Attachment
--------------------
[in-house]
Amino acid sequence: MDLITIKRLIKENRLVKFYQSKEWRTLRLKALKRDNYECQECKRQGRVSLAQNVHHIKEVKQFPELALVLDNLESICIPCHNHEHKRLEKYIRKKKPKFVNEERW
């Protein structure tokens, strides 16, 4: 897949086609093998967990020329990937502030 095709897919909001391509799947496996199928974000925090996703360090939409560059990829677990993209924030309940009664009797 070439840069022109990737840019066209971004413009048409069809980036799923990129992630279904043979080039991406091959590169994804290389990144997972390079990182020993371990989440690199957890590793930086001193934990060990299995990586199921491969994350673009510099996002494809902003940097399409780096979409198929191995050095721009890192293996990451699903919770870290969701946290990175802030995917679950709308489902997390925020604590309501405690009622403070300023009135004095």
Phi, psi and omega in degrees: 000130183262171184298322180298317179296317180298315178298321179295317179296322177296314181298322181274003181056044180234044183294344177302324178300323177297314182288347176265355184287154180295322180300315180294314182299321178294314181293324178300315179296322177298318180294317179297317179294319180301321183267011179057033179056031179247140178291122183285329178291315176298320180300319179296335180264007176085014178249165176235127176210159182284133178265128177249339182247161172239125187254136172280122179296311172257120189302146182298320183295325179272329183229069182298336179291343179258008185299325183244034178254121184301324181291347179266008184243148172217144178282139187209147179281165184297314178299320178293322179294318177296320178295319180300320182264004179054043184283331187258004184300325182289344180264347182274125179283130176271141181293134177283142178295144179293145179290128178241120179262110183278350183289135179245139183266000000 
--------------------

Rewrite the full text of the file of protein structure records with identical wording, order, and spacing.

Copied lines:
[in-house]
Amino acid sequence: MDLITIKRLIKENRLVKFYQSKEWRTLRLKALKRDNYECQECKRQGRVSLAQNVHHIKEVKQFPELALVLDNLESICIPCHNHEHKRLEKYIRKKKPKFVNEERW
């Protein structure tokens, strides 16, 4: 897949086609093998967990020329990937502030 095709897919909001391509799947496996199928974000925090996703360090939409560059990829677990993209924030309940009664009797 070439840069022109990737840019066209971004413009048409069809980036799923990129992630279904043979080039991406091959590169994804290389990144997972390079990182020993371990989440690199957890590793930086001193934990060990299995990586199921491969994350673009510099996002494809902003940097399409780096979409198929191995050095721009890192293996990451699903919770870290969701946290990175802030995917679950709308489902997390925020604590309501405690009622403070300023009135004095």
Phi, psi and omega in degrees: 000130183262171184298322180298317179296317180298315178298321179295317179296322177296314181298322181274003181056044180234044183294344177302324178300323177297314182288347176265355184287154180295322180300315180294314182299321178294314181293324178300315179296322177298318180294317179297317179294319180301321183267011179057033179056031179247140178291122183285329178291315176298320180300319179296335180264007176085014178249165176235127176210159182284133178265128177249339182247161172239125187254136172280122179296311172257120189302146182298320183295325179272329183229069182298336179291343179258008185299325183244034178254121184301324181291347179266008184243148172217144178282139187209147179281165184297314178299320178293322179294318177296320178295319180300320182264004179054043184283331187258004184300325182289344180264347182274125179283130176271141181293134177283142178295144179293145179290128178241120179262110183278350183289135179245139183266000000 